Reflections on AIMS Silicon Valley: Year One

 

It seems like such a long time ago, but it wasn’t much more than a year ago when Rich Moran, a Miami alum and advisor for AIMS, planted the seed with Peg and I. He said “you know – you can bring us folks from the Bay Area to Oxford all you want, but students aren’t going to get it until you bring THEM to the Bay Area.” The fuse was lit. We set about creating a nationally unique program, where we would bring undergraduate students from intentionally cross-disciplinary backgrounds to San Francisco to be completely immersed in the innovation culture that defines this part of the world. (see the microsite for the program here: http://aims.muohio.edu/digitalinnovation )

Our program launched in January this year, when we brought ten Miami students to San Francisco to live, work, breathe, and network in this petri dish. The students were housed in SoMA, the hottest neighborhood for startups – within a few blocks of everyone from Twitter to Square, from Yelp to GitHub. The students represented diverse disciplines/interests from Art to Computer Science, from Marketing to Literature. They were each placed in startups – from 5 person companies to 300 person companies, from SoMa to Silicon Valley. In the evenings we had online classes and then when they were not in class, we had field trips to companies, meetings with financiers, and guest speakers. In their “free time” they were plugged in to meetups and other networking events.

As we wrapped up this semester this week, I heard the students tell me “this semester changed my life” and “I learned more in one week here than a whole semester in Oxford.” I have heard stories of how they each, to a person, had personal and immersive experiences with their internship hosts – sitting near the CEO, watching boards change, watching problems being solved, and working on mission-critical activities for their hosts. Consider this metric – most of the internship hosts asked if their students could stay through the summer! One student pitched his idea, quite successfully, at Jump Start Days and another was offered a job by an executive starting their own new venture.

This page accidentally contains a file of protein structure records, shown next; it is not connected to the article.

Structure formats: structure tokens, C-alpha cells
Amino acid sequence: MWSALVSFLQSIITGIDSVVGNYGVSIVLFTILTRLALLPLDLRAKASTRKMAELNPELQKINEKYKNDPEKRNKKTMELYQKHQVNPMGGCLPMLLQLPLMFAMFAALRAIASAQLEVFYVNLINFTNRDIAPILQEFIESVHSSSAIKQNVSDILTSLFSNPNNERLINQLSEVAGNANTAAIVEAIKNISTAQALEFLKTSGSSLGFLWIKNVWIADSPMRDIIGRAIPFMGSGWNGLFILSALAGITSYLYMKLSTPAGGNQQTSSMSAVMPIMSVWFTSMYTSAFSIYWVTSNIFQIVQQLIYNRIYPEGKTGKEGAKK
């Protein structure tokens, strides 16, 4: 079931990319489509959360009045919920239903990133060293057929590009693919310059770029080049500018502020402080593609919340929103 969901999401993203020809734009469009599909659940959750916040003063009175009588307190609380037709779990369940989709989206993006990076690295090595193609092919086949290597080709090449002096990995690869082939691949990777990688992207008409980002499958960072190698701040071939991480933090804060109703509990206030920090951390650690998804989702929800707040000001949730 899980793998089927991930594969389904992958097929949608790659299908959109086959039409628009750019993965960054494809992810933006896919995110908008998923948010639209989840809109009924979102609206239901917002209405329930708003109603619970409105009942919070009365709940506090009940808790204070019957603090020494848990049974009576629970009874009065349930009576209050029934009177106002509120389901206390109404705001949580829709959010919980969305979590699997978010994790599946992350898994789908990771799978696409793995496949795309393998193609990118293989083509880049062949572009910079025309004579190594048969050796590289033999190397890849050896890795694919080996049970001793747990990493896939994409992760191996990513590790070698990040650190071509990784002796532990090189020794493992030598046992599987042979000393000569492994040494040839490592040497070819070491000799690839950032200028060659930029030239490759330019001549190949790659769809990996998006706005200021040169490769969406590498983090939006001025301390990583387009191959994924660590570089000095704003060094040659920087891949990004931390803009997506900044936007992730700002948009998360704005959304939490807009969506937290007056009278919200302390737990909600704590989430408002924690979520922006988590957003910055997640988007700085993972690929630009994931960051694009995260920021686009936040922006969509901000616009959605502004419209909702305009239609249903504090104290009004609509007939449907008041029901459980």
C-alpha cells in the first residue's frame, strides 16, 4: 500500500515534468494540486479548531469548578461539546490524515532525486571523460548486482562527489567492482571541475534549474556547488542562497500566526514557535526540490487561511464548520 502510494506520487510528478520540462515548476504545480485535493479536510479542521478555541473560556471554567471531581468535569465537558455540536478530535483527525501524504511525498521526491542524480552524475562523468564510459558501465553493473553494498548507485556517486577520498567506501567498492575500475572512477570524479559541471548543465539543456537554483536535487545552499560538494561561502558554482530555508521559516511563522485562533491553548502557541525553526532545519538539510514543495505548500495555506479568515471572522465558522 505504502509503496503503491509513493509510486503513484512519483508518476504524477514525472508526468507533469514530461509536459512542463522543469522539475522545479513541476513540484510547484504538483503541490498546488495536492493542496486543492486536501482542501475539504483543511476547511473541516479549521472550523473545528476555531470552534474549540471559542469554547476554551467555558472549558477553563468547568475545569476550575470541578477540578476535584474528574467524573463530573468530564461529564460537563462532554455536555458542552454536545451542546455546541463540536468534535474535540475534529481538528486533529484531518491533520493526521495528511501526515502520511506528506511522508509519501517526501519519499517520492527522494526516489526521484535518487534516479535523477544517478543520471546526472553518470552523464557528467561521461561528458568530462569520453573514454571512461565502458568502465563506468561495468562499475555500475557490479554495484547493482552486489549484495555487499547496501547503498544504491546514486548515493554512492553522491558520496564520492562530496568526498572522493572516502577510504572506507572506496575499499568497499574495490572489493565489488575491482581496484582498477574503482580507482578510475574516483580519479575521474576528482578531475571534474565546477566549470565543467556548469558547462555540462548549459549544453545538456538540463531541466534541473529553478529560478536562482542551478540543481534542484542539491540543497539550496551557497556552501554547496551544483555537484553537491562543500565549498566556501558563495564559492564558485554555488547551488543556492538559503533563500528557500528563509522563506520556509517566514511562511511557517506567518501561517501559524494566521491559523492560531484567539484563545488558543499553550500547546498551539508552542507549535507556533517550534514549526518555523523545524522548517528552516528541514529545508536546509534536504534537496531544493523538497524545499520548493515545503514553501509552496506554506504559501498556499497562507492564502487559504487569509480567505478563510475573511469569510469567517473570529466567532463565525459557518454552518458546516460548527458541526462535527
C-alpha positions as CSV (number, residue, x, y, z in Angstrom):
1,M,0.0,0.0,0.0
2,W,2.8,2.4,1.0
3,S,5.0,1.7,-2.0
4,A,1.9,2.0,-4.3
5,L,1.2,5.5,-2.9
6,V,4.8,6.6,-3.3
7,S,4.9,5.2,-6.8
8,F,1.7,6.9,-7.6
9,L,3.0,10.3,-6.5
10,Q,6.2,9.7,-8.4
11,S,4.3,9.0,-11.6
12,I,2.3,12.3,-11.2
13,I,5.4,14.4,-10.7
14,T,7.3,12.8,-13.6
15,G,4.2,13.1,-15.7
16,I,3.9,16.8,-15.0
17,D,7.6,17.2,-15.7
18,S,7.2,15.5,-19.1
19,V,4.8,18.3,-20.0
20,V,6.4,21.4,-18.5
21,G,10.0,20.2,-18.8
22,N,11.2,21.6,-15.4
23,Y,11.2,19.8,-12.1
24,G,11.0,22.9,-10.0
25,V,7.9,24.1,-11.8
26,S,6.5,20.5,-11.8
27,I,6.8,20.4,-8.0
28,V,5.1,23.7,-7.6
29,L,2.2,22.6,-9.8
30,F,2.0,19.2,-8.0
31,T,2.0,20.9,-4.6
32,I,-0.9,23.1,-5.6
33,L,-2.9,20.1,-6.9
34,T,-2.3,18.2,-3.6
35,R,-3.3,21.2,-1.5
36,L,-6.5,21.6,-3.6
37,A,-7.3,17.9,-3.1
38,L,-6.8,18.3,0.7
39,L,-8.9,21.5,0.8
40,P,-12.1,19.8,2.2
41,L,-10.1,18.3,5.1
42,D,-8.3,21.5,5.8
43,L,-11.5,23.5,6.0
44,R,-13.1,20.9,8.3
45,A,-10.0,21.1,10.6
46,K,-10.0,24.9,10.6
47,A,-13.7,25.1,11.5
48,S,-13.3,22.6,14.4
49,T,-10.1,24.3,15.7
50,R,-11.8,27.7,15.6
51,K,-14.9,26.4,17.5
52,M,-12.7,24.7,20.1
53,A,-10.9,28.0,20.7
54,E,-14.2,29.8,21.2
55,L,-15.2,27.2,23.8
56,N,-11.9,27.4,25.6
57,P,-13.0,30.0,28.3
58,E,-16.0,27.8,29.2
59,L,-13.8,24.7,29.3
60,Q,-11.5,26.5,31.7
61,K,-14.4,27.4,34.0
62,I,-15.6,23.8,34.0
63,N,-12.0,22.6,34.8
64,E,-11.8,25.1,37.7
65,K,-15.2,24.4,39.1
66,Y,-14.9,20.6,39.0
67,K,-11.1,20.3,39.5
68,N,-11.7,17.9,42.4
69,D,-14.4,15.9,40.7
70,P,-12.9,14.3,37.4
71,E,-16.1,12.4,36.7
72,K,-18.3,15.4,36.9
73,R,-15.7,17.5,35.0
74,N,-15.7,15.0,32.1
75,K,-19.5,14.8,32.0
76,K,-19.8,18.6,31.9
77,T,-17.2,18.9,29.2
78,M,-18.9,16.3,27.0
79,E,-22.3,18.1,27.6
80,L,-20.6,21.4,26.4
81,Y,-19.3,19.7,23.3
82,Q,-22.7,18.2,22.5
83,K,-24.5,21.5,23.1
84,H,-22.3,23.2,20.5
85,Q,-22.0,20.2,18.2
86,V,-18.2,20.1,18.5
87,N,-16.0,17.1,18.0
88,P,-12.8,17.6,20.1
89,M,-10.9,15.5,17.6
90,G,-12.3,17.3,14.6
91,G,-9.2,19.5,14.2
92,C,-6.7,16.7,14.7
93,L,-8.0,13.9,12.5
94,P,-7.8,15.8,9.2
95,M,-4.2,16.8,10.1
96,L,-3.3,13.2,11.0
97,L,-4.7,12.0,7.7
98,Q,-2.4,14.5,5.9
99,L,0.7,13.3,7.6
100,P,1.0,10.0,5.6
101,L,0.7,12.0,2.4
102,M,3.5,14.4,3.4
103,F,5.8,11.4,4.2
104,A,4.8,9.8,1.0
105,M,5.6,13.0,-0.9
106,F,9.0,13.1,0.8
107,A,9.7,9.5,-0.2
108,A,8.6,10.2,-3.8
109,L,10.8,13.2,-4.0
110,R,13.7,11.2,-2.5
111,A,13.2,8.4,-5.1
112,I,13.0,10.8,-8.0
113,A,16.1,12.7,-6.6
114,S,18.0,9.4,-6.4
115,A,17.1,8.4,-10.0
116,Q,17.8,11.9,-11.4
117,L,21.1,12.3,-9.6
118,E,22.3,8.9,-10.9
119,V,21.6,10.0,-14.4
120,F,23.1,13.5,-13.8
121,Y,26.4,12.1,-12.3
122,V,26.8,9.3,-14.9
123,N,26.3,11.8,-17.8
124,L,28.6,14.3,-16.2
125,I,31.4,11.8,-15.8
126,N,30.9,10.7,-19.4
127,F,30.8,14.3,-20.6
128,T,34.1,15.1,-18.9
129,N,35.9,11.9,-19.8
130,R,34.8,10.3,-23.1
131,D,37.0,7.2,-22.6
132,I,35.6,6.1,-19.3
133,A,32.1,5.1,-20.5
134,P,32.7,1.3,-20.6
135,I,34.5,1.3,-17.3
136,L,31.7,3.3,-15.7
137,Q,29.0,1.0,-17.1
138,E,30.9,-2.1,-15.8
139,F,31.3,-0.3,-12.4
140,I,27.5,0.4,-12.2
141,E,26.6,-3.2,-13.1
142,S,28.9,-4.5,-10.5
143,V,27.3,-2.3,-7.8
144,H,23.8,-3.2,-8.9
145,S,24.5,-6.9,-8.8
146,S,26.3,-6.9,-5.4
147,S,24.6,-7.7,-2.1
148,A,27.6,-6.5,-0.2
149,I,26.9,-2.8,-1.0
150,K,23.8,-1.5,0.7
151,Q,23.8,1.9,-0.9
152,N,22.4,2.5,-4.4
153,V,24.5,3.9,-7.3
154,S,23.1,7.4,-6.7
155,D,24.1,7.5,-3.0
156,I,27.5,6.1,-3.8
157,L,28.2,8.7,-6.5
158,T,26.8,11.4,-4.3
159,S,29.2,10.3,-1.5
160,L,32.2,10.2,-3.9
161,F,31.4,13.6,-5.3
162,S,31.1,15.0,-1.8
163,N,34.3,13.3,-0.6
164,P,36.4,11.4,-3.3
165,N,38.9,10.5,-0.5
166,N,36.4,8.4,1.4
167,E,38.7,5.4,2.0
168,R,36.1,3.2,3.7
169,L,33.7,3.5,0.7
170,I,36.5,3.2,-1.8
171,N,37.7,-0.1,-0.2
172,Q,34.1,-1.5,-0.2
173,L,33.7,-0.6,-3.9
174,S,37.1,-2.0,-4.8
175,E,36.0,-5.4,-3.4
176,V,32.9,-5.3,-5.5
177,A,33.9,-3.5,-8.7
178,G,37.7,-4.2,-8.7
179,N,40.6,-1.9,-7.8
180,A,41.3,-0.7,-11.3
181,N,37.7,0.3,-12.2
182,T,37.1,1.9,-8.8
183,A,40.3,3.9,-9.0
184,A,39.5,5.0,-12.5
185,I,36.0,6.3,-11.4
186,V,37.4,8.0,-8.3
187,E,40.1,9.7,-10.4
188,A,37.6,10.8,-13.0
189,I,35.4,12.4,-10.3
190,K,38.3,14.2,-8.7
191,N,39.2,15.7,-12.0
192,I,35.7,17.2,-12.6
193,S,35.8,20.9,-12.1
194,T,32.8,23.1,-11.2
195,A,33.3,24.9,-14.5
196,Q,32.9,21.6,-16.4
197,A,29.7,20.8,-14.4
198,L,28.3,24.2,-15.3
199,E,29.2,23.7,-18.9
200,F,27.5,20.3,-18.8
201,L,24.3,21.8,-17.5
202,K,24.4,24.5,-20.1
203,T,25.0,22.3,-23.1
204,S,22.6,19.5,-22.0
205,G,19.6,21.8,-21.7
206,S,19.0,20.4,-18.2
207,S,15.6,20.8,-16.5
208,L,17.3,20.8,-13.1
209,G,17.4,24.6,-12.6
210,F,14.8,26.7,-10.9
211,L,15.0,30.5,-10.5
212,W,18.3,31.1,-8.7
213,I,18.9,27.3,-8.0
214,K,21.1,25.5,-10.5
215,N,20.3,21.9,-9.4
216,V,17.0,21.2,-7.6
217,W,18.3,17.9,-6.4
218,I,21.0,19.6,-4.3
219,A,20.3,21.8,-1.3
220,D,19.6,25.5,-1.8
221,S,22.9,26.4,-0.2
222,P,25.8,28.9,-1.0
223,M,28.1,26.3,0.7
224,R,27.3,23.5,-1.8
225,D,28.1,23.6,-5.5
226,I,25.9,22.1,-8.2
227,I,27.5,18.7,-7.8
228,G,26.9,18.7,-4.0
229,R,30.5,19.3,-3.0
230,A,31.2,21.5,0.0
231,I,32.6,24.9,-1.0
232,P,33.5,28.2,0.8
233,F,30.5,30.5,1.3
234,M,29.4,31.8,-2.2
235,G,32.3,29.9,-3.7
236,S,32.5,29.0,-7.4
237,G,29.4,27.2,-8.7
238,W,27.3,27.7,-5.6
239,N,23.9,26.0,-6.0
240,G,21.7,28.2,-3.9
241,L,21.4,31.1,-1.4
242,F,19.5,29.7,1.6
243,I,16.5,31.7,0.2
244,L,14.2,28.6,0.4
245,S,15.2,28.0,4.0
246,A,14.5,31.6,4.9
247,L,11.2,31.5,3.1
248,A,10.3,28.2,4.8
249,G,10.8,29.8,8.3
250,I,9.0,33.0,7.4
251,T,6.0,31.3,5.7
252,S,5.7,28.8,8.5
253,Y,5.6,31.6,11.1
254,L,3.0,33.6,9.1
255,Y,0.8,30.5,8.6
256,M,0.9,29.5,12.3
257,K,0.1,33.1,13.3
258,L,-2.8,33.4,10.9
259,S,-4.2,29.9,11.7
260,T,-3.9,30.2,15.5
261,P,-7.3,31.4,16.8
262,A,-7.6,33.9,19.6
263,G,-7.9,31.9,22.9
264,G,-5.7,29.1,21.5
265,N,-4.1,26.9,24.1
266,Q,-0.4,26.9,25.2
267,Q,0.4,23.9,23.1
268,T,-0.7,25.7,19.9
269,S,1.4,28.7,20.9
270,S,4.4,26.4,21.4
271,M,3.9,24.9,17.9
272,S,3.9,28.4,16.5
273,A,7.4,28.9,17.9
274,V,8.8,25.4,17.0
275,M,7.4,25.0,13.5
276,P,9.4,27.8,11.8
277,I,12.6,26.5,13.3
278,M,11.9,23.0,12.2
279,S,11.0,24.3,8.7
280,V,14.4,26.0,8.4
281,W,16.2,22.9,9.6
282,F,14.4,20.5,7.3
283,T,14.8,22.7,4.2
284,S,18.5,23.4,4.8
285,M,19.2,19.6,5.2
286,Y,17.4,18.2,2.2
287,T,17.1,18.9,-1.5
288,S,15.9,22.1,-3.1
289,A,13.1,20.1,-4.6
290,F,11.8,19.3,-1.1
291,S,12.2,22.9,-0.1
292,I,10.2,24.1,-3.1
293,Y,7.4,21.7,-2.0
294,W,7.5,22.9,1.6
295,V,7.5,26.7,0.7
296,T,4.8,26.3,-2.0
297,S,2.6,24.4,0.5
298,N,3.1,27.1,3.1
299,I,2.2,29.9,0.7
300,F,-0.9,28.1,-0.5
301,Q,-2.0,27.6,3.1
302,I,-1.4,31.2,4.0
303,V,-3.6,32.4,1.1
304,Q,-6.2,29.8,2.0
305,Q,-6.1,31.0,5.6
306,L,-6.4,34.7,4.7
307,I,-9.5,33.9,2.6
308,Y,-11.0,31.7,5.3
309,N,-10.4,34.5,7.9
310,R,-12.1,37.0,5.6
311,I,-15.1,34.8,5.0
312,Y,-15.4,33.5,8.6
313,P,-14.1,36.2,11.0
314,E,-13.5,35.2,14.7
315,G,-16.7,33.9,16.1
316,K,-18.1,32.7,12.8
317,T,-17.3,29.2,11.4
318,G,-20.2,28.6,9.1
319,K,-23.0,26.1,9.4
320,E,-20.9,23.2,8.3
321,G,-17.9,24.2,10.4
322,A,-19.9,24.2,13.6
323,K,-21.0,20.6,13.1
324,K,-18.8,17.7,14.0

The students visited Google and Apple and were able to reflect on their distinct cultural differences. They were absolutely mesmerized and energized by visits to Twilio, GitHub, Mashery, Glu Mobile, and Global Mojo (among so many others). They were inspired by guest speakers from the Kauffman Foundation (Nick Seguin, who was literally inspirational) and were transfixed by Rich Moran’s deep dive into venture capital pitch decks and war stories. From eBay to Twitter, we visited the heart of the new economy. We met with a couple different incubators/accelerators and were completely blown away by the talent on our visit to LinkedIn. But those were just some of the highlights. There was also the community building. The students all had local mentors – Miami alums in the area and met alums who are leading in sustainable business, run successful Napa wineries, and represent large venture funds.

While most of the major MBA programs have an outpost in the Bay Area, Miami University is the only undergraduate program out here. The AIMS San Francisco opportunity is unmatched. And this group of students were *our* entrepreneurs – taking a risk with an unknown program and coming a long way to a different culture in order to better understand innovation and bring that insight back to Miami.

One of the questions we asked every startup and company we visited was “what is unique about the Bay Area?” While each person had a different answer, they each painted a part of a larger picture. In the end, understanding that picture is the point of the program. This wasn’t about lectures, classroom, and theoretical projects/cases. Here our students were in the middle of it. They lived it. They breathed it. They were challenged by it. They were threatened by it. They all, at some point, weren’t sure that they could do it, but they all did. And they learned about themselves as much as the companies they worked for.

We, in AIMS, are eternally grateful to Global Mojo (and Mike Duchen in particular), Zozi, Torbit, Wildfire, Uber, eSearch Vision, Speaksy, and Zaarly. These companies took a chance on a university without a whole lot of brand recognition in the Bay Area. At least not yet. We are grateful for all the guest speakers, for Rich Moran and John Gardner, who lent us office space as classroom space. And most of all to ALL the Miami alums who made the program work. We literally couldn’t have done it without them and our advisory board out here. Next year we already have 20 students signed up and we hope to offer this program in three increments: Fall, Spring, and Summer. We are already looking to help place our Spring 2013 interns, find housing (that’s the hard part!) and are structuring the visits. We are iterating. And that’s how we roll. I can’t wait to see how we grow.

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